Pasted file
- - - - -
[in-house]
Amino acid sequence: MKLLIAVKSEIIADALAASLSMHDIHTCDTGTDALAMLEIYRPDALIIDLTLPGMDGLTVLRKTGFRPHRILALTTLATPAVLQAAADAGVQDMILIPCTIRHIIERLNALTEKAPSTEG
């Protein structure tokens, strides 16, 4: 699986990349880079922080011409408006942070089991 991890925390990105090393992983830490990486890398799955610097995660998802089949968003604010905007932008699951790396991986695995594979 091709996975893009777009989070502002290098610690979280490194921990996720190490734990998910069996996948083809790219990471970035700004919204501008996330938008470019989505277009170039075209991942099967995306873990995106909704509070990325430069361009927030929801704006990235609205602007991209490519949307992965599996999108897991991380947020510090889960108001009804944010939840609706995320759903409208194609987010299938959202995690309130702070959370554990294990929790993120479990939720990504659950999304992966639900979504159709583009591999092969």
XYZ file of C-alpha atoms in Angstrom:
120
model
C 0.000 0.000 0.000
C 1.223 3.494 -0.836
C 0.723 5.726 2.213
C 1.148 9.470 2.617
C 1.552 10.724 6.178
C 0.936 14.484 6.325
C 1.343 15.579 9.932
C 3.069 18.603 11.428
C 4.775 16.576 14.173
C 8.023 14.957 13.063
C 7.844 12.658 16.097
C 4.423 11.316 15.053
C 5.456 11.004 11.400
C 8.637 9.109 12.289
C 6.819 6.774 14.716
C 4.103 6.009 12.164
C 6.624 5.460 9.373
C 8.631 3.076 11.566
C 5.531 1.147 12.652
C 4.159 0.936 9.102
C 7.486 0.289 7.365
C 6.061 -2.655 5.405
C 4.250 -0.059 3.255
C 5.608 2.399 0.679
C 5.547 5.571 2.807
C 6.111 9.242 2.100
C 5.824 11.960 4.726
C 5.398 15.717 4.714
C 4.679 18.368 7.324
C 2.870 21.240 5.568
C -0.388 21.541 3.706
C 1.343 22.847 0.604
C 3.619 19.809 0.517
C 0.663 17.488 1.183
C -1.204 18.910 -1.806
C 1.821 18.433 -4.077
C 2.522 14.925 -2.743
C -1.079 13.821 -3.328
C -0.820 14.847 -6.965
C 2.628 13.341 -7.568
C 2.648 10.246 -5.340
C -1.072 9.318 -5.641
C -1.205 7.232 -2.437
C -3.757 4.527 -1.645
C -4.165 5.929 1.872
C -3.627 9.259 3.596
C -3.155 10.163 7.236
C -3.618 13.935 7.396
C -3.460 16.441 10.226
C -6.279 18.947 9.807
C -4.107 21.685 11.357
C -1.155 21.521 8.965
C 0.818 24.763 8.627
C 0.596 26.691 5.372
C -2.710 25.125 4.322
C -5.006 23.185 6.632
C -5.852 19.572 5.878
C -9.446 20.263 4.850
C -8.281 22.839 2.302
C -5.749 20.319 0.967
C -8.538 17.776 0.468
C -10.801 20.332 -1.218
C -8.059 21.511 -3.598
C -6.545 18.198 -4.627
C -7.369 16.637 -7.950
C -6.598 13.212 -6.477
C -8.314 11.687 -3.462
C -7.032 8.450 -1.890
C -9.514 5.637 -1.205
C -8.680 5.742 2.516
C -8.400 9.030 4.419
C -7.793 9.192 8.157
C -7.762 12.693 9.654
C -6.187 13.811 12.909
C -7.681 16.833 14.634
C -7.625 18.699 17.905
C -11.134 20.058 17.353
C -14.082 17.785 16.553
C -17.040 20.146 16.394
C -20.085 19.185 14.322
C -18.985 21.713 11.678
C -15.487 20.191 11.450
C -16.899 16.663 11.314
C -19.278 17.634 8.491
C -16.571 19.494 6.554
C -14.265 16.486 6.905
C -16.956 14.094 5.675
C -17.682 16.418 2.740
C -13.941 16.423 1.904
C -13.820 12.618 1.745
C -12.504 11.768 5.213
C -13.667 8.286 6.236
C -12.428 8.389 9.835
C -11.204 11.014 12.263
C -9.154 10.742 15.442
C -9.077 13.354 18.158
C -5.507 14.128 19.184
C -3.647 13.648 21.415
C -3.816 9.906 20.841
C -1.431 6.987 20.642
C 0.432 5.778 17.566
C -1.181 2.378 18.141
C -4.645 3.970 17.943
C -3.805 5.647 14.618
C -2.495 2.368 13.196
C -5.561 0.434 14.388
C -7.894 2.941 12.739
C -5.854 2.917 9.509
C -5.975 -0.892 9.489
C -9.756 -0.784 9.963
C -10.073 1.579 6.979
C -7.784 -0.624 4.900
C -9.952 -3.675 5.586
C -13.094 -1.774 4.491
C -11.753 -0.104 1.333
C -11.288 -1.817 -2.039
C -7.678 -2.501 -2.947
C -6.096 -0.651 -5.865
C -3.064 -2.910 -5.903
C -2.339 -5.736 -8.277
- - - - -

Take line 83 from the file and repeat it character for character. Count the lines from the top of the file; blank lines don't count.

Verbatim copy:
C -11.134 20.058 17.353